Pattern Automation and the tools that enable Pattern Automation like VSPAT, aim to resolve that very problem; by letting individual organizations define and capture their own proven patterns of implementation harvested from tried-and-true solutions that have worked for them. On their platforms, with their technology choices/constraints, built by their own people. It is likely that those solutions will have had a fair amount of best practice injected into their foundation, but in all but a few cases have had to at some point break the mold of the vendor’s standardized and recommended implementation to deal with differences in organizational technical/business: ability, capability and efficiencies.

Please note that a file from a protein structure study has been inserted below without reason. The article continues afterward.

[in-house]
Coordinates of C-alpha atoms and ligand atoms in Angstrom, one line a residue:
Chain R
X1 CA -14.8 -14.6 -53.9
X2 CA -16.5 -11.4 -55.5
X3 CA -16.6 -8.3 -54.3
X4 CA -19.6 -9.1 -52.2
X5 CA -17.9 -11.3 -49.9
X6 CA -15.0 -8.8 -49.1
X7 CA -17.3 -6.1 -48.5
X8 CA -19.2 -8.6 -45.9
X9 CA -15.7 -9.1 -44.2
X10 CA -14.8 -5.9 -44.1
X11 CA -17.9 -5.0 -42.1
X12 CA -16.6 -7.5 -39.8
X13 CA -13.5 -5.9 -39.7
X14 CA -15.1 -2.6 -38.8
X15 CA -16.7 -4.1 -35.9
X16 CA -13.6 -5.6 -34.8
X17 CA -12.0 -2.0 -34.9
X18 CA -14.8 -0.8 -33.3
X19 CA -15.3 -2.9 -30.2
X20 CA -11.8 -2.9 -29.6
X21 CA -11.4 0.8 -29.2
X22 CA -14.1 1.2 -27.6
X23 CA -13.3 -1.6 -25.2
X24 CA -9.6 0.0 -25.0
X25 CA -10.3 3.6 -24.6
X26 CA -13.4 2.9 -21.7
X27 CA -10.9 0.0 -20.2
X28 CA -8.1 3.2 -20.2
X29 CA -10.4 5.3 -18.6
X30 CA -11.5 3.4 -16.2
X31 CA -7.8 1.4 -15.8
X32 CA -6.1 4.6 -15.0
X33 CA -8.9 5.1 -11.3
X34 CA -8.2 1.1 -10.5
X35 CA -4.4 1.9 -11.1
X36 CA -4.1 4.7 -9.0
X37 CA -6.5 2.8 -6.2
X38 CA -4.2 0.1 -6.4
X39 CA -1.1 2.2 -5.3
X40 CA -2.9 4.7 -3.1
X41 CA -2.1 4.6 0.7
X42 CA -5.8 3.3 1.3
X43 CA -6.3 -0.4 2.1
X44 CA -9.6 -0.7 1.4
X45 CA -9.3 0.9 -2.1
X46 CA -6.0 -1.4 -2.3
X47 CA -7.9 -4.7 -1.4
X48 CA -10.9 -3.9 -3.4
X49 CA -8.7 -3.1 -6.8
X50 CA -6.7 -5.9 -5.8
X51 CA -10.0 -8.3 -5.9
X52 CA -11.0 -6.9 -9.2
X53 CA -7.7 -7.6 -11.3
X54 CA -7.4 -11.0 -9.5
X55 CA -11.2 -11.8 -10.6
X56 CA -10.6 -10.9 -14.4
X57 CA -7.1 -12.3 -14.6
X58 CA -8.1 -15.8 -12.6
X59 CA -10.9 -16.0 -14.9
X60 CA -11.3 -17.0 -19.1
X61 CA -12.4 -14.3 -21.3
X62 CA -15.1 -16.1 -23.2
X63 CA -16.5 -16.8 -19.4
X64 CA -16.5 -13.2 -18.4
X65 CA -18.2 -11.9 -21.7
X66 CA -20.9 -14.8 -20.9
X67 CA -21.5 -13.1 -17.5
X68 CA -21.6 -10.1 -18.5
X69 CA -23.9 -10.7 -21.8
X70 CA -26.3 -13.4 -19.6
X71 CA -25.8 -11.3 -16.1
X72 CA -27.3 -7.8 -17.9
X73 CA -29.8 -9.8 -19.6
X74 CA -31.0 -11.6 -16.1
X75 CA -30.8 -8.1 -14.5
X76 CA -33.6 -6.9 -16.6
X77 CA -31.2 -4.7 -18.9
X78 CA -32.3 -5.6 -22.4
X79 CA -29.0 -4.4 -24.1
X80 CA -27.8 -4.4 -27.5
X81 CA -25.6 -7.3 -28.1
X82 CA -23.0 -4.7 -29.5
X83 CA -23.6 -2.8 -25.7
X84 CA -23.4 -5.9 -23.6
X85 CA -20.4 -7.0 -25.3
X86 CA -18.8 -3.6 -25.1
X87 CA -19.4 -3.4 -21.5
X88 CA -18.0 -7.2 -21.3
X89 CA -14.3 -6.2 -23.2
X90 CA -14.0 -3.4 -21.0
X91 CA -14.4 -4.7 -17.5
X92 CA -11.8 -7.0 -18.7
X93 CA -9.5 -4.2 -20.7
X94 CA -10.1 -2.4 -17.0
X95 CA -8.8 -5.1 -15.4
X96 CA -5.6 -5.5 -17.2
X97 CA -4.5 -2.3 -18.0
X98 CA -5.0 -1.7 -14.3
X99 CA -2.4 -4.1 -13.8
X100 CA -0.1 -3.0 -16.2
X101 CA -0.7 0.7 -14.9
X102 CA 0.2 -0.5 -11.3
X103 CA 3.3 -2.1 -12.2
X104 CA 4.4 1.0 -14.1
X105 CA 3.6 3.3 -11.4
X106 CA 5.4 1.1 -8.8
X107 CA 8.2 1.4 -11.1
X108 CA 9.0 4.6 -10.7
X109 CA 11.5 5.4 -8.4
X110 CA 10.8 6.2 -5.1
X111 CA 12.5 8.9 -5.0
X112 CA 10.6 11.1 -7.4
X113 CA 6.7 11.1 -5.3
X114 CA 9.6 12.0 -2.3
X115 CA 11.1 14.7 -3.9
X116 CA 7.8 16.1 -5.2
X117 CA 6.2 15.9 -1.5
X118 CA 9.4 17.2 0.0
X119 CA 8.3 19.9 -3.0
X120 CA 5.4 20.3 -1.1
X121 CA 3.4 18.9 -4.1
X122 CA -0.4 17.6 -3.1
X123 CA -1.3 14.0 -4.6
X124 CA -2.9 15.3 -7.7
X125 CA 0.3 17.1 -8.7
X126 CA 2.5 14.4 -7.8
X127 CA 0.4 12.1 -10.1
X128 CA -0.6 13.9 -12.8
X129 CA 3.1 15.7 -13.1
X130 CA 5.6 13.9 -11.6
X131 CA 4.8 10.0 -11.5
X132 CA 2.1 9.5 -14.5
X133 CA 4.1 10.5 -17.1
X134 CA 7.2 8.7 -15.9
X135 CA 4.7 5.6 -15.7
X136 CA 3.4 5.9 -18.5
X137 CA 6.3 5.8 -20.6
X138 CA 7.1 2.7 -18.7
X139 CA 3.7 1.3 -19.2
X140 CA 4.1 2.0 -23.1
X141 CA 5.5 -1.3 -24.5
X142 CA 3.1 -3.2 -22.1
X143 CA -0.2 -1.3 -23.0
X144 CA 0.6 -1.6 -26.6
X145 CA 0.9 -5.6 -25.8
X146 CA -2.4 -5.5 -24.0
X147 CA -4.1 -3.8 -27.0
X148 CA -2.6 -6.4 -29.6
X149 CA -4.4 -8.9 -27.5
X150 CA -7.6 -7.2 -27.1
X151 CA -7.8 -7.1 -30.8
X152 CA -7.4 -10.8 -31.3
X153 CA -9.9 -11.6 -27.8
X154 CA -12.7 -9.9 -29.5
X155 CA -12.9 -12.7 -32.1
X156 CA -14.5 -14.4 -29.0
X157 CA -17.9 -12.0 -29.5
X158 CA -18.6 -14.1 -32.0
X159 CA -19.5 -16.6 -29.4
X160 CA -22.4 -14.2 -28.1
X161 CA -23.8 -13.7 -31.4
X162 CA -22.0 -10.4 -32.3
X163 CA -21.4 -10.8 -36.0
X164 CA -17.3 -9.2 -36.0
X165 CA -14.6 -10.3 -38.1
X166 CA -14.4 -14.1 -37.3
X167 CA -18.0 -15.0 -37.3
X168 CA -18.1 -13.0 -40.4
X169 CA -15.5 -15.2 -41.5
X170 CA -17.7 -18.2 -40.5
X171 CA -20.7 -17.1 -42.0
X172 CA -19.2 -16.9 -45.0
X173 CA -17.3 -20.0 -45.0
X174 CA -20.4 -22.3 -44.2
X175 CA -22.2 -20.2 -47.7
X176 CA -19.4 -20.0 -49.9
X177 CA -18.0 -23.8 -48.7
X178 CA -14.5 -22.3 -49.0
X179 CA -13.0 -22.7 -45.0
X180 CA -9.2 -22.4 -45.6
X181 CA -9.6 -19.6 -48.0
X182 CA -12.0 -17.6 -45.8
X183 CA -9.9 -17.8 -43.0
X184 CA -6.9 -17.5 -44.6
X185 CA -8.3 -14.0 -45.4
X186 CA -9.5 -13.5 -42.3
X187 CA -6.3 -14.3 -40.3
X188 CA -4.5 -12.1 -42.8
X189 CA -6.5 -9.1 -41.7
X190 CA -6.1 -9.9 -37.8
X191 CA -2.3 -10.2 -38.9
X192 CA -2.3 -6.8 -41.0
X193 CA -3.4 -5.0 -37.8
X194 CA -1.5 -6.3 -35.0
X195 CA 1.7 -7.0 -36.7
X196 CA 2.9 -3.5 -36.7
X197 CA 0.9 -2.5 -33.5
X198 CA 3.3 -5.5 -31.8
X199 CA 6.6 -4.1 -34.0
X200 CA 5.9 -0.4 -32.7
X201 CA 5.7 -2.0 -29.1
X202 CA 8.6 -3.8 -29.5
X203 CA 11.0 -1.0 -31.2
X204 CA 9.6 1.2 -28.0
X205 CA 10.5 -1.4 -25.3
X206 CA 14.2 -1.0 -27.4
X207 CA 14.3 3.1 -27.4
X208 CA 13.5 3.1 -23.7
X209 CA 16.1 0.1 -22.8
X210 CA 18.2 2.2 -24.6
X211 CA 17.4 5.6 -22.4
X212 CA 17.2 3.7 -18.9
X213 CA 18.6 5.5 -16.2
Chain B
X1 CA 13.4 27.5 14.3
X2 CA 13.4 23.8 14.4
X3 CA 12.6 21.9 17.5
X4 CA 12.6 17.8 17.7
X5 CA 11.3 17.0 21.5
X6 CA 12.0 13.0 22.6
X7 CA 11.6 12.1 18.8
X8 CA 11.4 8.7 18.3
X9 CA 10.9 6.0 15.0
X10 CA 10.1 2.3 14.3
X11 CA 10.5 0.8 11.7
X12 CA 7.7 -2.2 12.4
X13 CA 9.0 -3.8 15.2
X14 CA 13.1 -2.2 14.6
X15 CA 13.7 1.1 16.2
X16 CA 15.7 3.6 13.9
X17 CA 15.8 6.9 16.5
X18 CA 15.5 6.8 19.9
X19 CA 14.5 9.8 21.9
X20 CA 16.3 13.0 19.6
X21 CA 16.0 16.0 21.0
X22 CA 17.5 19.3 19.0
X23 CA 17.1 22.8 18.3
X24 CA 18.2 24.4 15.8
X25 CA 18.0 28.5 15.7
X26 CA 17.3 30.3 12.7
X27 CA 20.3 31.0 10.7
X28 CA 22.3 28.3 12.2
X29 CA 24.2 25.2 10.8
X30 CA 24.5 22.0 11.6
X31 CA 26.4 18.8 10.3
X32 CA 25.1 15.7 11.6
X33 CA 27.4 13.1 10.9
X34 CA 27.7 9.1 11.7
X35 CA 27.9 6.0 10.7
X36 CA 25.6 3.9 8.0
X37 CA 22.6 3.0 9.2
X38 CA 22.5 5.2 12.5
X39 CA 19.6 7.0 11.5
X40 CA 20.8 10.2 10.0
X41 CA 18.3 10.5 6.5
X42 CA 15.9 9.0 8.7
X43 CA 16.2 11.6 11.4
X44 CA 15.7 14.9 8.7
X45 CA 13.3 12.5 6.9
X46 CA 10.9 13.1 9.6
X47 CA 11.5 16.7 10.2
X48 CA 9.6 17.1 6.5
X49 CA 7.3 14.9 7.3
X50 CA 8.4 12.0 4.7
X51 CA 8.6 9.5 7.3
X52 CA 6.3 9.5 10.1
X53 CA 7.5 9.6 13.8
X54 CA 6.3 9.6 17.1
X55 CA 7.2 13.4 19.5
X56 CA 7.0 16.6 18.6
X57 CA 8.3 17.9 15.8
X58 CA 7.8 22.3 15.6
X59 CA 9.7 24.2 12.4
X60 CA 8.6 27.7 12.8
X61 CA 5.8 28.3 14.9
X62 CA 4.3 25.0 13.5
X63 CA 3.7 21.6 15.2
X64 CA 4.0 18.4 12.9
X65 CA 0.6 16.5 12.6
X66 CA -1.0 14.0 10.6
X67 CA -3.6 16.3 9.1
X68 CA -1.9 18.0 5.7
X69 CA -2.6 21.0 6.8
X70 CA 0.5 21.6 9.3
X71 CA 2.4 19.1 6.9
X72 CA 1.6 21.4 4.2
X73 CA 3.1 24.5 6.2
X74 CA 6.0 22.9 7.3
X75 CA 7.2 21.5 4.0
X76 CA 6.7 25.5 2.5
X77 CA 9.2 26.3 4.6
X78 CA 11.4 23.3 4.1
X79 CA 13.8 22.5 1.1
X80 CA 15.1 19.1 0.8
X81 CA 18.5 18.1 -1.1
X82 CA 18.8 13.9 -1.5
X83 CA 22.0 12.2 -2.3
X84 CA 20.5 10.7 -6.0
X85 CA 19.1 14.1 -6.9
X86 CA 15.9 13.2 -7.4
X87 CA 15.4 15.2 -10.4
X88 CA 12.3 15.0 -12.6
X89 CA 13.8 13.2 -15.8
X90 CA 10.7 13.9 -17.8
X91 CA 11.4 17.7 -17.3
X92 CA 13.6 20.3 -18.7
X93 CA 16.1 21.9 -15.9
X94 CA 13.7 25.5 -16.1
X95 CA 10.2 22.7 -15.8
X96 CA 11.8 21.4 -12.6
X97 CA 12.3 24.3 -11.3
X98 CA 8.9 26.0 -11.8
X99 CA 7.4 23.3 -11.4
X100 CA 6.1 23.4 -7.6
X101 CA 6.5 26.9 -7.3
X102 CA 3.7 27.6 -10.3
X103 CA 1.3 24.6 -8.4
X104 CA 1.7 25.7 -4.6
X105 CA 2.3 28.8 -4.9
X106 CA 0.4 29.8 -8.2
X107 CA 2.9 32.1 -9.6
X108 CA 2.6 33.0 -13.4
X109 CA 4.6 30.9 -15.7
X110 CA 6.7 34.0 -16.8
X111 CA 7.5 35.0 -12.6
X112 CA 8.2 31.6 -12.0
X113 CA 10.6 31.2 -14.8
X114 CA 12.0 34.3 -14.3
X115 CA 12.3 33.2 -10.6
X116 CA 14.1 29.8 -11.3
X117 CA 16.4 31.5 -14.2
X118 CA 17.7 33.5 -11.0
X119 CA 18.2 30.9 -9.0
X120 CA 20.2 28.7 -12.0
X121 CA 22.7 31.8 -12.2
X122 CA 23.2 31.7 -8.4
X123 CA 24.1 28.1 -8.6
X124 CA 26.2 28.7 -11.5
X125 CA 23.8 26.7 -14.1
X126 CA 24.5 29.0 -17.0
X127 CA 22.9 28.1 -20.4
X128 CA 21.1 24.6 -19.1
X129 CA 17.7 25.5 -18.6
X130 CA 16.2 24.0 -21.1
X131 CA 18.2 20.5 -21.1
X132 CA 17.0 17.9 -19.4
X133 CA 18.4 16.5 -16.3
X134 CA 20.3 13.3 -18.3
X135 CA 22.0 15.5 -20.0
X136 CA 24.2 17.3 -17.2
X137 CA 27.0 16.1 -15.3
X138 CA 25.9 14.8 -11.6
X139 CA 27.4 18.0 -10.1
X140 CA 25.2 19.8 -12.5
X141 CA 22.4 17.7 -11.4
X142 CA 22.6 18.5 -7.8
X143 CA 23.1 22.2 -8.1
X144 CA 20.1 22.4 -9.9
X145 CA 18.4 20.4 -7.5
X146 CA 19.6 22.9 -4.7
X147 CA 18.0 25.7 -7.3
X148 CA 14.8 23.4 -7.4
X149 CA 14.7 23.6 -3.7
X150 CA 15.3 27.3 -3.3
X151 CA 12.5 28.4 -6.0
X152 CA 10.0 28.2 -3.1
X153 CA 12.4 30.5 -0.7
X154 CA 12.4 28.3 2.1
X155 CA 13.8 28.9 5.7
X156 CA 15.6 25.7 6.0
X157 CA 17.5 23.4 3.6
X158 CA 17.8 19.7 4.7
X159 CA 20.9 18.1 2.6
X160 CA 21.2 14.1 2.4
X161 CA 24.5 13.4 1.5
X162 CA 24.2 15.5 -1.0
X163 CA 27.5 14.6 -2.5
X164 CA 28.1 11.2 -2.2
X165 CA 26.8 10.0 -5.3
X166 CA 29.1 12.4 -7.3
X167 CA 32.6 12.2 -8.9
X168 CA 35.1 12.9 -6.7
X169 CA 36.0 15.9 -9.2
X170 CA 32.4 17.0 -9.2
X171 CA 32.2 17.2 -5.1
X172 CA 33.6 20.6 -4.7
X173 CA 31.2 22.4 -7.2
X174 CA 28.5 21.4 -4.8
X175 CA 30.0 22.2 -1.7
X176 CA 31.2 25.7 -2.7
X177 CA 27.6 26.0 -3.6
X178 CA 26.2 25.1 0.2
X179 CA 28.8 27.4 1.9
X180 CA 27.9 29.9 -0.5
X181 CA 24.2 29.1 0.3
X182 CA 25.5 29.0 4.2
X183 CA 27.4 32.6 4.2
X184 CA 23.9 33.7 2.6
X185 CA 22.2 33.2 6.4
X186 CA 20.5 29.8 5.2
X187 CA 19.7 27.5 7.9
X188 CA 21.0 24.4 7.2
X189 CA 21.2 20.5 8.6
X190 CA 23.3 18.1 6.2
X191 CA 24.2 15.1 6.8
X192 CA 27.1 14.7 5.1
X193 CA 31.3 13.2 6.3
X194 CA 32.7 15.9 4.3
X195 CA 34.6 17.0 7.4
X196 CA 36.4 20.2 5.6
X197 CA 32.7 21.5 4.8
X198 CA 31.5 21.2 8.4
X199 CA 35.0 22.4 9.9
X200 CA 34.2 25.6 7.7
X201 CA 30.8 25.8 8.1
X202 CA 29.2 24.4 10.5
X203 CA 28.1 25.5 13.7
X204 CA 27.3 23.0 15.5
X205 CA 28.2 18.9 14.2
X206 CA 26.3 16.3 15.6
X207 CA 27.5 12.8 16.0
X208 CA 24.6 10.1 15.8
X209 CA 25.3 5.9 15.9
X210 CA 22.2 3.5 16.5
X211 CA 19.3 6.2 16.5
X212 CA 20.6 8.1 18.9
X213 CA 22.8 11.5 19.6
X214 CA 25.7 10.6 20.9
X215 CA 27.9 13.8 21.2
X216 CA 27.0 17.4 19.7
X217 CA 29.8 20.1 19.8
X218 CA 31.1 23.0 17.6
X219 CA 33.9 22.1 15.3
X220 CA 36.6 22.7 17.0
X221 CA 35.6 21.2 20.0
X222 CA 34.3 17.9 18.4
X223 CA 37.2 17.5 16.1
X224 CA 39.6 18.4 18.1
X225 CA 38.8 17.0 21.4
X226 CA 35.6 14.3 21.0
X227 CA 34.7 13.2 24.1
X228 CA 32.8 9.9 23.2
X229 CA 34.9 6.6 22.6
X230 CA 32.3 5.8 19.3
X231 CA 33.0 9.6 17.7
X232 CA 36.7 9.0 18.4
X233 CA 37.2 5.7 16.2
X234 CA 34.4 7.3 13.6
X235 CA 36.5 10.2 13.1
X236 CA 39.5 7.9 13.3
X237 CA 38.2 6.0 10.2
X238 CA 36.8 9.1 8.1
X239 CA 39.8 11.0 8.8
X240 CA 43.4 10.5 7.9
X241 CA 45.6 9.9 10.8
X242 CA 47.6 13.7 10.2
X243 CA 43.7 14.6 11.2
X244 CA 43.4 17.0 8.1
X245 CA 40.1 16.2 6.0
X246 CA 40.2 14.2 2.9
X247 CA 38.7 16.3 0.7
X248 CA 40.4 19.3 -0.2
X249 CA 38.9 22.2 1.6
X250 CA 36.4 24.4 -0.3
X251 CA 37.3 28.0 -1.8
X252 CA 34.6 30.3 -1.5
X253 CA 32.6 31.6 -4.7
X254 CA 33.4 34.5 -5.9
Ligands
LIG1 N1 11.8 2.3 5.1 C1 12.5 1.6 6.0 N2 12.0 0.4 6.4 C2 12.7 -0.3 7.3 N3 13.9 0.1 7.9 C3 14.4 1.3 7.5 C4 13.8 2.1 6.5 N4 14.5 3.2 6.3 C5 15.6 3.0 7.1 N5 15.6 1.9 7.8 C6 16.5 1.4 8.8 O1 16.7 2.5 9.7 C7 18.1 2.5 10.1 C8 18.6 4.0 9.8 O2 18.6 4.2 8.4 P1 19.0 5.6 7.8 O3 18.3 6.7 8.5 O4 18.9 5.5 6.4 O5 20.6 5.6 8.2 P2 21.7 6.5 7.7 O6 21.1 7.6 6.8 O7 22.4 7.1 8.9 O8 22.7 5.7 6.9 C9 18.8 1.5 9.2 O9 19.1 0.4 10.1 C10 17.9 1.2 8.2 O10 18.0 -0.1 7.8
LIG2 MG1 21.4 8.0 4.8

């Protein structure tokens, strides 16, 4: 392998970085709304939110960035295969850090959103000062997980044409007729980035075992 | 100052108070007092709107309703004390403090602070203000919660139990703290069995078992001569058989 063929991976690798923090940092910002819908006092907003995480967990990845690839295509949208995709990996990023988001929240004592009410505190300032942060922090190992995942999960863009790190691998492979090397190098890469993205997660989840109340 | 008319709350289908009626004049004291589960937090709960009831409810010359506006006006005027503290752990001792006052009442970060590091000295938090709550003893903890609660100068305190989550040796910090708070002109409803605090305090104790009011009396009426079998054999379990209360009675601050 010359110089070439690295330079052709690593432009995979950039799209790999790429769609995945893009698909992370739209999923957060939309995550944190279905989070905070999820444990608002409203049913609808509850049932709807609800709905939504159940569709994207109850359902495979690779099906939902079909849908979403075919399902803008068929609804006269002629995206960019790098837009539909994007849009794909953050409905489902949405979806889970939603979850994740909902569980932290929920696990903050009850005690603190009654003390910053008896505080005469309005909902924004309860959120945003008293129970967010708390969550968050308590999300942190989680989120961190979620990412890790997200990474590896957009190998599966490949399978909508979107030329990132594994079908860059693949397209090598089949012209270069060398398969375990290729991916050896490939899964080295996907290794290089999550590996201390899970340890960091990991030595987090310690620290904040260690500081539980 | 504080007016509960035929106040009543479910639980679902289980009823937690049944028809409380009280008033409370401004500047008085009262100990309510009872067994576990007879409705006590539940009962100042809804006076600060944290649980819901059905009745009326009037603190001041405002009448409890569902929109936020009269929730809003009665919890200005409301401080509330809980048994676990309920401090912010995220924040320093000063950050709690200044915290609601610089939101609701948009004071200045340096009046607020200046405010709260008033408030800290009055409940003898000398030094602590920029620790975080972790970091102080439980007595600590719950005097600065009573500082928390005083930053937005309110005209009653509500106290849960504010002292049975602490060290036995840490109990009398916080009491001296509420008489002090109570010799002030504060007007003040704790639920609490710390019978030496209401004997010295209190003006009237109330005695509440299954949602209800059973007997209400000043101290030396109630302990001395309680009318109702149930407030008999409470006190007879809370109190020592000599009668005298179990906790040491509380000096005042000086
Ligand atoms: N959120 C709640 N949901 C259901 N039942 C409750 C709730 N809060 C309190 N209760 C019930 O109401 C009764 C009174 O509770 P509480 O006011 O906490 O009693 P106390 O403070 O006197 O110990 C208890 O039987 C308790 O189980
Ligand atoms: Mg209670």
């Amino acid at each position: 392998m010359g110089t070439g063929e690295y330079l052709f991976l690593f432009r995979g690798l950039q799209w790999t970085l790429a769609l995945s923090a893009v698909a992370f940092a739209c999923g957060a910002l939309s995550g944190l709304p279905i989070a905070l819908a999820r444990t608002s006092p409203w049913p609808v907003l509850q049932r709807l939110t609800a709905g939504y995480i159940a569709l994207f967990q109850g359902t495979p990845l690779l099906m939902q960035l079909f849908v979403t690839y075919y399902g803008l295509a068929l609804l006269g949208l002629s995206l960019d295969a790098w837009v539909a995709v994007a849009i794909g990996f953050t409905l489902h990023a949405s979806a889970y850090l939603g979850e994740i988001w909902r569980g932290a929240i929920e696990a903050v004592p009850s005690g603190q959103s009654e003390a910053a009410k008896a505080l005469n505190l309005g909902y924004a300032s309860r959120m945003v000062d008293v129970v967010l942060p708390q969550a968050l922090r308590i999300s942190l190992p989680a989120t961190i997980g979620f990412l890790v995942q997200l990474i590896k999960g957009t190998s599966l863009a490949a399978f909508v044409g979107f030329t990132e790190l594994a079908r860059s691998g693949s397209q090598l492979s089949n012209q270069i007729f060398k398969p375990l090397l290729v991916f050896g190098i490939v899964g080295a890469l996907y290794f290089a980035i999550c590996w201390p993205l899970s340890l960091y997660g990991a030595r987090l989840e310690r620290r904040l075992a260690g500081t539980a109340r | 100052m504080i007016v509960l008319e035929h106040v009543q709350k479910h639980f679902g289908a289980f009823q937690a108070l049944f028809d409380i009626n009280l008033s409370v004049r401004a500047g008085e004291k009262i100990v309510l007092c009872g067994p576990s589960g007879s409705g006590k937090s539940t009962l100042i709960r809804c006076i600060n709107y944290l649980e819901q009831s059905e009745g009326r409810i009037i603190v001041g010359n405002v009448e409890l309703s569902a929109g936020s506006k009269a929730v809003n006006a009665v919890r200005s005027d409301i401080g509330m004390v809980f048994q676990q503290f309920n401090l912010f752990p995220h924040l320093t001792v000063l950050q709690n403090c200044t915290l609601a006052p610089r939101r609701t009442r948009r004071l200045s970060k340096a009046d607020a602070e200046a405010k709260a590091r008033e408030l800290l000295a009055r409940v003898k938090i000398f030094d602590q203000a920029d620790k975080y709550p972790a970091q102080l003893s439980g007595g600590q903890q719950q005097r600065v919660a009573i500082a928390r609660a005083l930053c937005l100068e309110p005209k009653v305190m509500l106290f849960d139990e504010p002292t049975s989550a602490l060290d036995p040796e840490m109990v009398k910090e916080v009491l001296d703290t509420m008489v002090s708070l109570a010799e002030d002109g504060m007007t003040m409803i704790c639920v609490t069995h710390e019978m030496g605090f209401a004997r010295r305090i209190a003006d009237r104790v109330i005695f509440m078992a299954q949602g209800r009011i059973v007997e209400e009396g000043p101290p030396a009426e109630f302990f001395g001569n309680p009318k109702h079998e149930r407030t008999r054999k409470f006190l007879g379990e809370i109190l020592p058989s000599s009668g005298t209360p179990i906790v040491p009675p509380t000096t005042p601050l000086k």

By way of an example above. Pattern Automation is truly all about the ability to build your own Web Service Software Factory/Toolkit specific to your organization or your business customers, so that the solutions that are created from it meet your own standards and best practices and are tailored and constrained to your needs. Being able to select the best breed of recommended practices from different vendors and partners, and supplement those with institutionalized knowledge and business domain experience, to deliver custom tooling that is tailored to the organization needs.

It’s a marked evolution from relying on generic (platform/vendor provided) tooling ,to building your own domain specific tooling. And utilizing all the efficiencies, consistencies and productivity benefits that go along with that.